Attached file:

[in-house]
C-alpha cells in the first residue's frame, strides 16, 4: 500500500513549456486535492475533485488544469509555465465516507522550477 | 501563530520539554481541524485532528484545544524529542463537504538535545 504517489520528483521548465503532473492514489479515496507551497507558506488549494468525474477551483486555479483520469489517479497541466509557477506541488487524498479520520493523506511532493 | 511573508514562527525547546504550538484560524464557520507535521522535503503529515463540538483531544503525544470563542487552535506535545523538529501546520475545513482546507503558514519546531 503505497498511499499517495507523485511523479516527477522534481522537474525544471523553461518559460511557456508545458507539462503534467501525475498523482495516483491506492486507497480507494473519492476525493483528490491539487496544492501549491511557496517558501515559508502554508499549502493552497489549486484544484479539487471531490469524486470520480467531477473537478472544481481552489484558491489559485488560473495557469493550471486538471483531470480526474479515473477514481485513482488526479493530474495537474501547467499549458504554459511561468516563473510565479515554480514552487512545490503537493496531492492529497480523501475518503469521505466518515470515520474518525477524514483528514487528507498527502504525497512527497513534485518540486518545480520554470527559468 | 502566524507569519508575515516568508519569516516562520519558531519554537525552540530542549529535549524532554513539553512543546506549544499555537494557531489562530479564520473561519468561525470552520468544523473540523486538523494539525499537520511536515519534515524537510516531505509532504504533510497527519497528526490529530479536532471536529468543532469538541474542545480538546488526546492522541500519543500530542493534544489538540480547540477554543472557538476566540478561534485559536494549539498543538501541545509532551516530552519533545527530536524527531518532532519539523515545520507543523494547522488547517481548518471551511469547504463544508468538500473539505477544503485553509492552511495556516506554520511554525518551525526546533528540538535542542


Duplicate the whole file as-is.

[in-house]
C-alpha cells in the first residue's frame, strides 16, 4: 500500500513549456486535492475533485488544469509555465465516507522550477 | 501563530520539554481541524485532528484545544524529542463537504538535545 504517489520528483521548465503532473492514489479515496507551497507558506488549494468525474477551483486555479483520469489517479497541466509557477506541488487524498479520520493523506511532493 | 511573508514562527525547546504550538484560524464557520507535521522535503503529515463540538483531544503525544470563542487552535506535545523538529501546520475545513482546507503558514519546531 503505497498511499499517495507523485511523479516527477522534481522537474525544471523553461518559460511557456508545458507539462503534467501525475498523482495516483491506492486507497480507494473519492476525493483528490491539487496544492501549491511557496517558501515559508502554508499549502493552497489549486484544484479539487471531490469524486470520480467531477473537478472544481481552489484558491489559485488560473495557469493550471486538471483531470480526474479515473477514481485513482488526479493530474495537474501547467499549458504554459511561468516563473510565479515554480514552487512545490503537493496531492492529497480523501475518503469521505466518515470515520474518525477524514483528514487528507498527502504525497512527497513534485518540486518545480520554470527559468 | 502566524507569519508575515516568508519569516516562520519558531519554537525552540530542549529535549524532554513539553512543546506549544499555537494557531489562530479564520473561519468561525470552520468544523473540523486538523494539525499537520511536515519534515524537510516531505509532504504533510497527519497528526490529530479536532471536529468543532469538541474542545480538546488526546492522541500519543500530542493534544489538540480547540477554543472557538476566540478561534485559536494549539498543538501541545509532551516530552519533545527530536524527531518532532519539523515545520507543523494547522488547517481548518471551511469547504463544508468538500473539505477544503485553509492552511495556516506554520511554525518551525526546533528540538535542542